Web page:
Our kitchen is divided over the Foie Gras Ban that is about to occur at the end of dinner service tonight here in California. One of our event planners is indulging in a 30 course foie gras tasting menu in Pasadena and a couple of our cooks suggested filling up our walk-in before the law takes effect so that we could then serve up this delicacy underground as if we were a speakeasy. The fine I hear will be $1,000 for every plate served.
If you’ve never tasted foie gras, because most people haven’t, and you’re wondering what all the fuss is about, it has the consistency of a perfect velvety mousse with the mouth feel of butter. Eating more than a couple tablespoons would make you feel like an unsupervised kid on Halloween. Personally, I do admit that I am mad for mousse prepared perfectly and butter is my favorite food group but grabbing a duck by the neck and thrusting a long metal pipe down it’s throat for mealtime so that it’s liver becomes enlarged ten times what nature intended it to be seems like a punishment more appropriate for Jerry Sandusky. What did that duck ever do to anybody?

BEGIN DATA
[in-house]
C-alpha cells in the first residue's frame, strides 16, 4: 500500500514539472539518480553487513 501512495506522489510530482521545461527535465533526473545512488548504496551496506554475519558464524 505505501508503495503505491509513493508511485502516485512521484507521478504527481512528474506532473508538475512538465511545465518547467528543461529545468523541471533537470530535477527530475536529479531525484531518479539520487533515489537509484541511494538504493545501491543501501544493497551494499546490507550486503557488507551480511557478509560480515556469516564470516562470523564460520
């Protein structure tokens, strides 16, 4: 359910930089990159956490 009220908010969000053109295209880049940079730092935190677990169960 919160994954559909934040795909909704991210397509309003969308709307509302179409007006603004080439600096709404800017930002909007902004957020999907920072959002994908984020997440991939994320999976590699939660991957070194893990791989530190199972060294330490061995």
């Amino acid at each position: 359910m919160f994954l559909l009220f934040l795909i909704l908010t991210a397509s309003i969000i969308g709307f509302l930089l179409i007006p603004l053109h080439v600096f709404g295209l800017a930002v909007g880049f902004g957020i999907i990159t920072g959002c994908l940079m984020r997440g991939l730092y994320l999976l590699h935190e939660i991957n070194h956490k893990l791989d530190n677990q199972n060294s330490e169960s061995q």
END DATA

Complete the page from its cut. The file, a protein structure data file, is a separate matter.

But while we're on the subject of abuse, let’s not overlook the massive cruelty imposed in corporate farming. This topic is covered extensively in the documentary Food Inc, a dvd I wrapped unassumingly and gave to my fast food loving father a couple birthdays ago. It made him pause. Most Americans are obliviously eating away at the demise of small family farms and healthy, humane agriculture when it is so simple not to. We have choices.
I am not proselytizing a vegetarian diet, I am co-owner of a catering company that gets in whole animals every other week. However, I do stress the importance of knowing where your meat comes from and how it is raised. Yes, it is definitely more expensive to support humane agriculture and by golly it should be. There is more time involved, more labor, and more space needed, not to mention the costs of quality feed. Small farmers and their staff must make a living wage and they need our support. If you can afford an I Phone then you can afford to pay $18 for a whole organic free range chicken rather than reaching for the much cheaper Tyson brand. Your shopping choices have the power to create a movement away from corporate agriculture. Why limit our focus to inhumane duck farming? There is far worse going on in the beef and chicken and pork industry.